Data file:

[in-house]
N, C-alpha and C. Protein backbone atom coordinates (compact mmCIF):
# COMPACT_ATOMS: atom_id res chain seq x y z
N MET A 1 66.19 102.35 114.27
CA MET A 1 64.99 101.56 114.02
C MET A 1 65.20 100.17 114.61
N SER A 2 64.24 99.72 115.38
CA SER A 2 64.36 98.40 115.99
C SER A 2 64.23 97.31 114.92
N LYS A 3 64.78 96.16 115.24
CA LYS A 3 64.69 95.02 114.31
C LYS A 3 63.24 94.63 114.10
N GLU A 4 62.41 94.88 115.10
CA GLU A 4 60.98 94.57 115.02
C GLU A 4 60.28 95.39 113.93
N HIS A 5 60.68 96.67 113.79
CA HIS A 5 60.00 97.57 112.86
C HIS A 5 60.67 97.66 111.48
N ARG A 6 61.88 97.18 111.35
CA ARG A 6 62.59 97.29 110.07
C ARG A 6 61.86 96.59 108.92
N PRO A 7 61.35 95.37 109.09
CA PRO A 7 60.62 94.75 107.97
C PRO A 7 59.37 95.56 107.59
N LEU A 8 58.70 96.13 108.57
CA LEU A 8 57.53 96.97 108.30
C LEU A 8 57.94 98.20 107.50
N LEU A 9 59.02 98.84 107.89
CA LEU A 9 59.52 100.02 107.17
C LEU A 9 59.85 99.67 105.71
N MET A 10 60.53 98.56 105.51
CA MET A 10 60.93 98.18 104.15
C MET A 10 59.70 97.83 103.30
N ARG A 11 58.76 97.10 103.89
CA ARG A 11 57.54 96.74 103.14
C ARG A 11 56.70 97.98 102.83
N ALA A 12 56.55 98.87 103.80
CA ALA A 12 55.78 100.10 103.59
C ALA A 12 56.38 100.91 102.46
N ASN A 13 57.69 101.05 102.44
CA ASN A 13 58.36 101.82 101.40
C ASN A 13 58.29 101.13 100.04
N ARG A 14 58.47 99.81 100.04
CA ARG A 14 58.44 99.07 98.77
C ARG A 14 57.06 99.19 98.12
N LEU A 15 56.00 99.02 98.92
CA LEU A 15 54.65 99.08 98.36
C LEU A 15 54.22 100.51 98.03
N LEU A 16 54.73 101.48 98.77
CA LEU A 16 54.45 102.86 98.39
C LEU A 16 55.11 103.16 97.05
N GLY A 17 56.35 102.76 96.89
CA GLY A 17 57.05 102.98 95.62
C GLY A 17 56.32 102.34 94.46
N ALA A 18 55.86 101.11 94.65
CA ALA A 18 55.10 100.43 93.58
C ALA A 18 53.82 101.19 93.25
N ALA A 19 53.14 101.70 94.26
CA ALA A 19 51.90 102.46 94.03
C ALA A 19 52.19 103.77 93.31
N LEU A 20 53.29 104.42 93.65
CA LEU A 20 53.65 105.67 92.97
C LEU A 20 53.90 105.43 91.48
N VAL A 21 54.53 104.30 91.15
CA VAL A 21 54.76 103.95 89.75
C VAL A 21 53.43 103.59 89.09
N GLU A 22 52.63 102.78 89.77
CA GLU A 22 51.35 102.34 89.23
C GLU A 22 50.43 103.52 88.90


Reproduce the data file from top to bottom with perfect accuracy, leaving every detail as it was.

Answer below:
[in-house]
N, C-alpha and C. Protein backbone atom coordinates (compact mmCIF):
# COMPACT_ATOMS: atom_id res chain seq x y z
N MET A 1 66.19 102.35 114.27
CA MET A 1 64.99 101.56 114.02
C MET A 1 65.20 100.17 114.61
N SER A 2 64.24 99.72 115.38
CA SER A 2 64.36 98.40 115.99
C SER A 2 64.23 97.31 114.92
N LYS A 3 64.78 96.16 115.24
CA LYS A 3 64.69 95.02 114.31
C LYS A 3 63.24 94.63 114.10
N GLU A 4 62.41 94.88 115.10
CA GLU A 4 60.98 94.57 115.02
C GLU A 4 60.28 95.39 113.93
N HIS A 5 60.68 96.67 113.79
CA HIS A 5 60.00 97.57 112.86
C HIS A 5 60.67 97.66 111.48
N ARG A 6 61.88 97.18 111.35
CA ARG A 6 62.59 97.29 110.07
C ARG A 6 61.86 96.59 108.92
N PRO A 7 61.35 95.37 109.09
CA PRO A 7 60.62 94.75 107.97
C PRO A 7 59.37 95.56 107.59
N LEU A 8 58.70 96.13 108.57
CA LEU A 8 57.53 96.97 108.30
C LEU A 8 57.94 98.20 107.50
N LEU A 9 59.02 98.84 107.89
CA LEU A 9 59.52 100.02 107.17
C LEU A 9 59.85 99.67 105.71
N MET A 10 60.53 98.56 105.51
CA MET A 10 60.93 98.18 104.15
C MET A 10 59.70 97.83 103.30
N ARG A 11 58.76 97.10 103.89
CA ARG A 11 57.54 96.74 103.14
C ARG A 11 56.70 97.98 102.83
N ALA A 12 56.55 98.87 103.80
CA ALA A 12 55.78 100.10 103.59
C ALA A 12 56.38 100.91 102.46
N ASN A 13 57.69 101.05 102.44
CA ASN A 13 58.36 101.82 101.40
C ASN A 13 58.29 101.13 100.04
N ARG A 14 58.47 99.81 100.04
CA ARG A 14 58.44 99.07 98.77
C ARG A 14 57.06 99.19 98.12
N LEU A 15 56.00 99.02 98.92
CA LEU A 15 54.65 99.08 98.36
C LEU A 15 54.22 100.51 98.03
N LEU A 16 54.73 101.48 98.77
CA LEU A 16 54.45 102.86 98.39
C LEU A 16 55.11 103.16 97.05
N GLY A 17 56.35 102.76 96.89
CA GLY A 17 57.05 102.98 95.62
C GLY A 17 56.32 102.34 94.46
N ALA A 18 55.86 101.11 94.65
CA ALA A 18 55.10 100.43 93.58
C ALA A 18 53.82 101.19 93.25
N ALA A 19 53.14 101.70 94.26
CA ALA A 19 51.90 102.46 94.03
C ALA A 19 52.19 103.77 93.31
N LEU A 20 53.29 104.42 93.65
CA LEU A 20 53.65 105.67 92.97
C LEU A 20 53.90 105.43 91.48
N VAL A 21 54.53 104.30 91.15
CA VAL A 21 54.76 103.95 89.75
C VAL A 21 53.43 103.59 89.09
N GLU A 22 52.63 102.78 89.77
CA GLU A 22 51.35 102.34 89.23
C GLU A 22 50.43 103.52 88.90